Anderson, Indiana

AU student develops neighborhoods cleanup program

Mon, 2009-04-20 16:46 -- univcomm
April 20, 2009

Alyssa Schermerhorn saw the good work done in Ligonier when residents got together to clean up neighborhoods in her hometown.

She brought the idea back to Anderson University, where students will launch the week-long “Operation Foundation: Project Anderson” beginning Monday.

projectAnderson residents are encouraged to join the students in cleaning up the area bounded by 14th and 32nd streets, Madison Avenue and Scatterfield Road.

“We haven’t seen anything on campus that unites everyone in our community,” said Schermerhorn, a 20-year-old sophomore. “Different groups do different things. We wanted something where everyone in every walk of life could participate.”

Participants are asked to sign in at Walnut Street Park before going into the communities.

“I think this is necessary in a time like this when people are feeling bad about the economy and the city’s been on a downturn,” said another organizer, Jesse Luke, a junior in marketing and political science from Yorktown. “This can bring some light to a dark situation for a lot of people. I love it.”

Schermerhorn, an elementary education major, first participated in an Operation Foundation project through her Stones Hill Community Church in Ligonier, a city of about 4,300 in Noble County northwest of Fort Wayne.

The Ligonier project grew from a 2006 mission trip to help Hurricane Katrina victims in Mississippi, said Stones Hill Youth Pastor Dave Hilbish.

“You see people going around the world to proclaim Jesus Christ or build homes. We thought what would it look like to streamline resources and just stay put where you are and love your neighbor,” Hilbish said.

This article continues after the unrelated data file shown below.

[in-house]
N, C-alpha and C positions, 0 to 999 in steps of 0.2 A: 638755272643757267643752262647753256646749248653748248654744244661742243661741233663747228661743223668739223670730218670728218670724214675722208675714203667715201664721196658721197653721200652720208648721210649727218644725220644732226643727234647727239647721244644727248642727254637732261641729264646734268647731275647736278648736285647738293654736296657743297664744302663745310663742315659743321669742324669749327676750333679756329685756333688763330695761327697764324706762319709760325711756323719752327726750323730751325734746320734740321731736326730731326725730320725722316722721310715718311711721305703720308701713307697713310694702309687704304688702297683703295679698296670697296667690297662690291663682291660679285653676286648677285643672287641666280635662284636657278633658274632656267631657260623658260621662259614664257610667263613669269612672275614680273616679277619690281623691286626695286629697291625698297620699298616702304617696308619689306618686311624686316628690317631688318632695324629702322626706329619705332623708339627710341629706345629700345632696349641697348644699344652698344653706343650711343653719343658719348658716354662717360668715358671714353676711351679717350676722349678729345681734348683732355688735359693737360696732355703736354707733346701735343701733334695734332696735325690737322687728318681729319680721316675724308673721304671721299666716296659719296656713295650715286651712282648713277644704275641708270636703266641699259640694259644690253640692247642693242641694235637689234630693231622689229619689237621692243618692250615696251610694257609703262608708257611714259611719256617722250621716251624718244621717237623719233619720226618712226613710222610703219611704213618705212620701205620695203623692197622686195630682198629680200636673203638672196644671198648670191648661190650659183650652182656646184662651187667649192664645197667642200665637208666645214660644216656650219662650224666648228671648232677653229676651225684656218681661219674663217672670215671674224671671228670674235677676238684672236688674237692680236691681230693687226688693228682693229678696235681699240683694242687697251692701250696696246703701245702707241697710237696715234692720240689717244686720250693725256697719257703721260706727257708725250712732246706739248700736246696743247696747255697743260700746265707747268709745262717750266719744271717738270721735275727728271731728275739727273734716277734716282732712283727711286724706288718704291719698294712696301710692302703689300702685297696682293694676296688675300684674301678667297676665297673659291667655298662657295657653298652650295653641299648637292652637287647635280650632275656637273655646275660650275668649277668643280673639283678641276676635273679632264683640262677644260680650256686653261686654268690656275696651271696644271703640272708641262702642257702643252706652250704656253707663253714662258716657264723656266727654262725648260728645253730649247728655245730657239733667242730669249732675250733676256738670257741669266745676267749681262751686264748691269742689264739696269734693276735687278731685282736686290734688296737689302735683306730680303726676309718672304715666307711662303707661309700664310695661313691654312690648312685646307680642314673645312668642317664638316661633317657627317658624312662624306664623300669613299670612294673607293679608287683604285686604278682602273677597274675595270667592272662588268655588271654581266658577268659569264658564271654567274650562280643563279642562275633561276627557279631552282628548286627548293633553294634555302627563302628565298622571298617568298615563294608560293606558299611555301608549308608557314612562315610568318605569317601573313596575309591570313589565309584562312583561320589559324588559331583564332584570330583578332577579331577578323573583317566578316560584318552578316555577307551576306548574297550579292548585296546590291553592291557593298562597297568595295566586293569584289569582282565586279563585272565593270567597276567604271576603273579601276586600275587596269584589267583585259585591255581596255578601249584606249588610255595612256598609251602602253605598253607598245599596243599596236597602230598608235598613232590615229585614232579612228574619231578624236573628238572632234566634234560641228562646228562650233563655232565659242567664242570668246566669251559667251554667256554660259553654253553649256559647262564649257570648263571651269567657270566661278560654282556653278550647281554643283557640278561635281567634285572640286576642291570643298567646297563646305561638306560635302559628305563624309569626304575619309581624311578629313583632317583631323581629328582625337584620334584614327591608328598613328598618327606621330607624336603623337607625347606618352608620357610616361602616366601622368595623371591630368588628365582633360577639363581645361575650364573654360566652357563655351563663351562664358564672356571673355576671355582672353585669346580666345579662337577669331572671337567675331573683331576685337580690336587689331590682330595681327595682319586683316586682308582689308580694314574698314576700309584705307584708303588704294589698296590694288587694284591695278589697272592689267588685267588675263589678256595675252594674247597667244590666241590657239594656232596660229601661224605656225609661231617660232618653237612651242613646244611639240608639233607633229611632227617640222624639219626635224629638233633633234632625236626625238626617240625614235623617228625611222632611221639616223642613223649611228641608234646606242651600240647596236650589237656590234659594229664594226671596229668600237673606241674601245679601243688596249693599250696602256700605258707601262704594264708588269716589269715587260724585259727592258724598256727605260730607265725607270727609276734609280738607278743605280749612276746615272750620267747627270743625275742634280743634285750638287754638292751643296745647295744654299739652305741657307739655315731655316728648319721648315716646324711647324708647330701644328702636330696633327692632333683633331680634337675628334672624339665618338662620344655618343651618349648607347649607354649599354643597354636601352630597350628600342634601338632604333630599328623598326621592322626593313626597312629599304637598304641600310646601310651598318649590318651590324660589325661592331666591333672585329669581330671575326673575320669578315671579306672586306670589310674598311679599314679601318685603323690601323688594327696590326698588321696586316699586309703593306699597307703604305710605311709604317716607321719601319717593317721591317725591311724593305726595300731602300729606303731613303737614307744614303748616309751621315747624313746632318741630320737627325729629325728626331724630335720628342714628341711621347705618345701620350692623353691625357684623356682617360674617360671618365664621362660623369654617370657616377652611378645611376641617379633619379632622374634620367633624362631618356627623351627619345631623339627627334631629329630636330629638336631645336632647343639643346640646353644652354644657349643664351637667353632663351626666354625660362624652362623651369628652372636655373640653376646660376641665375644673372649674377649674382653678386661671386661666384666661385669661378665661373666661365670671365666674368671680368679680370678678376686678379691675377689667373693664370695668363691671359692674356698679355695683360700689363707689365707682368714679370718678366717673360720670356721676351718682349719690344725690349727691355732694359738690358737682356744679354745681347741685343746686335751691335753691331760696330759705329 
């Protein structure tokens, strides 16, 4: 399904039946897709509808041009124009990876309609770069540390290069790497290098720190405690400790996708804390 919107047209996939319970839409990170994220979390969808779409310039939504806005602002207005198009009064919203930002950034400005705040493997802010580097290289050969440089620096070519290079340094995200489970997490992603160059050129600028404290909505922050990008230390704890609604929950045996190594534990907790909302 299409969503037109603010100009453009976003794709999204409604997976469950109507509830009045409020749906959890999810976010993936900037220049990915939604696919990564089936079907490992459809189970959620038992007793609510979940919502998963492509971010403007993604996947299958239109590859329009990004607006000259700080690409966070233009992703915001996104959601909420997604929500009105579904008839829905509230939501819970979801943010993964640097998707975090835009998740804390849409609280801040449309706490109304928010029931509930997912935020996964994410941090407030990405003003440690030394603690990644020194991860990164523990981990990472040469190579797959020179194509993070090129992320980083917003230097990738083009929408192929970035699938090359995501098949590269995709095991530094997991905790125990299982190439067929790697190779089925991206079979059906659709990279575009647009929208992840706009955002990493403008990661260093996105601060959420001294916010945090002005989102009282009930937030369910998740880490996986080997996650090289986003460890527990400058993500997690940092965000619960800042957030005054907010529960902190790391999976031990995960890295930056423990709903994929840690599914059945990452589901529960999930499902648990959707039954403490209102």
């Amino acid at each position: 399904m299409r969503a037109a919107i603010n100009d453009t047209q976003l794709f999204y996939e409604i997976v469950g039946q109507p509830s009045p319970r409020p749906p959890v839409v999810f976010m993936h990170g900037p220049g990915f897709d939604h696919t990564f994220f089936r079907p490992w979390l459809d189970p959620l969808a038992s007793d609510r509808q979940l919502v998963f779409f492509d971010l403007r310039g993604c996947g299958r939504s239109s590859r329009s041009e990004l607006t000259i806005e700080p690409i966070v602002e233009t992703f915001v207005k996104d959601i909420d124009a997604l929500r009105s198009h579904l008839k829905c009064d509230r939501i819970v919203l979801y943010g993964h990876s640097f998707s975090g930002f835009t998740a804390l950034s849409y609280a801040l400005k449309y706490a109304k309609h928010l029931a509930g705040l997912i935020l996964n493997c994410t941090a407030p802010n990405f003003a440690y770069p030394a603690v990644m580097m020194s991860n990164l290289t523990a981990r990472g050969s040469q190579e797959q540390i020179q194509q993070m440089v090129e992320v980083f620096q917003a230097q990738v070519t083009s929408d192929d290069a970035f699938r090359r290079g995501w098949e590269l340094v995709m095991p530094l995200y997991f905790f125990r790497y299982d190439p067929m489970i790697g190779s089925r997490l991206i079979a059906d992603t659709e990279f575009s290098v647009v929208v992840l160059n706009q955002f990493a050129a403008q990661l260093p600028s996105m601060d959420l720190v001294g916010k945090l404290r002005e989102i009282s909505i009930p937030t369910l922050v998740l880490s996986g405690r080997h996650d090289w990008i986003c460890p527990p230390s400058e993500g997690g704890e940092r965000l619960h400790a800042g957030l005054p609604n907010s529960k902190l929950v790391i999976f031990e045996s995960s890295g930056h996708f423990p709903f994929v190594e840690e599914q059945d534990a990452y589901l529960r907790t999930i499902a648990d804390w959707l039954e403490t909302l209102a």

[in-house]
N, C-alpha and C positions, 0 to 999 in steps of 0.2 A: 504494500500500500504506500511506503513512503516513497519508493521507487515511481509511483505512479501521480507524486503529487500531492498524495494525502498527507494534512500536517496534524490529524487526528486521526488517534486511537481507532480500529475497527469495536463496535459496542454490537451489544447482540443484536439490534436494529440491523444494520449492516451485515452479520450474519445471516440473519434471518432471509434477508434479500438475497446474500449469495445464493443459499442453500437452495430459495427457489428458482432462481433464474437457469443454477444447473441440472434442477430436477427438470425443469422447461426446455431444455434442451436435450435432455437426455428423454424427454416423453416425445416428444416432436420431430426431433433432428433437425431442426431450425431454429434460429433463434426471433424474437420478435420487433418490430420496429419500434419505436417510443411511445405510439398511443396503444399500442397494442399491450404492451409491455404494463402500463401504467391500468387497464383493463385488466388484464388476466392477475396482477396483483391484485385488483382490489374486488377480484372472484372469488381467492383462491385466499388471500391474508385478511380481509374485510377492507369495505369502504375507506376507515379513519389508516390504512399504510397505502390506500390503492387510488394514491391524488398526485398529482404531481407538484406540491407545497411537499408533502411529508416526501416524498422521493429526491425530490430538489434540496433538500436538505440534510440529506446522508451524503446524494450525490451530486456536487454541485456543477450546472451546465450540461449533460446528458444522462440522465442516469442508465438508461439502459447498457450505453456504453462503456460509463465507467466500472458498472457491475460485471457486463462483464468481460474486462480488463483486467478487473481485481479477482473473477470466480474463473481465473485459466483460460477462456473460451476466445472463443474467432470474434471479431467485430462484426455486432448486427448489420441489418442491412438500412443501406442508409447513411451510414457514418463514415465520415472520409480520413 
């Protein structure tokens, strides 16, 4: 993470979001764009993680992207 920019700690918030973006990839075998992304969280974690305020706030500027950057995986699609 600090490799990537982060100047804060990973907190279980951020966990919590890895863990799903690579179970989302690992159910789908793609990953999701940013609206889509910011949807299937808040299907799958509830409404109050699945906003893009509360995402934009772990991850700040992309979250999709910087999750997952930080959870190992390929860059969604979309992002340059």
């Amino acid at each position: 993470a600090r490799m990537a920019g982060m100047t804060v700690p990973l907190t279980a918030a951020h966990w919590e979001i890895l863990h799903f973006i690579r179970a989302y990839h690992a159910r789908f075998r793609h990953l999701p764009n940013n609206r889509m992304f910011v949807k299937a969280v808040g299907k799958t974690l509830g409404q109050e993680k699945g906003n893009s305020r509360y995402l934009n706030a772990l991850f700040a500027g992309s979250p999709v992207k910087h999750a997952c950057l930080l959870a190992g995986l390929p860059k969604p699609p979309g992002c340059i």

In 2007, the effort drew other churches, local clubs and residents with 262 volunteers helping to renovate buildings and homes as well as cleaning up neighborhoods. Last year, Ligonier’s Operation Foundation drew 400 volunteers.

Operation Foundation changes attitudes among neighbors who might not have kept weeds out of their yards or who let their homes deteriorate.

“With no agenda other than to love, you break through all kinds of walls. People with a frown on their face and a chip on their shoulder all of sudden have a handshake and smile to give you. It’s amazing to see the changes when you see this stuff happening,” Hilbish said.

From the university perspective, Operation Foundation promotes a weeklong service project to bring physical restoration to the city of Anderson by uniting residents and building up the body of Christ.

Schermerhorn said, “My home church started with it about 2 years ago. They had been praying for 10 years for something like that. It came to pass and they saw such awesome things. We have a high population of Hispanics and Amish and this bridged the cultural gaps. And the downtown looks so much better.”

“I had that same idea for our campus to get involved. We live in this town for four years ... so we felt it was our responsibility to do something about it,” Schermerhorn said.

How to help Operation Foundation: Project Anderson

Participants are asked to check in at Walnut Street Park along Walnut Street between 15th and 19th streets. The week-long schedule is as follows:

Monday, April 20: Opening Service at 5 p.m. at Walnut Street Park Tuesday, April 21: Workday 3-7 p.m. Wednesday, April 22: Workday 3-7 p.m. Thursday, April 23: Workday 3-7 p.m. Friday, April 24: Workday 3-7 p.m. Saturday, April 25: Workday 9 a.m.-7 p.m. Sunday, April 26: Celebration at 3 p.m. at Walnut Street Park

For information about Operation Foundation: Project Anderson, contact Alyssa Schermerhorn, Project Coordinator, through the Anderson University Department of Student Life at 765-641-4194 or visit

—Scott L. Miley is a reporter for the Herald Bulletin in Anderson. Story republished with permission.

Anderson University is a private Christian university of 2,800 undergraduate and graduate students in central Indiana. Anderson continues to be recognized as a top Christian college: in 2008, U.S. News and World Report ranked Anderson University among the best colleges and universities in the Midwest for the fourth consecutive year. Established in 1917 by the Church of God, Anderson University offers more than 65 undergraduate majors and graduate programs in business, education, music, nursing and theology.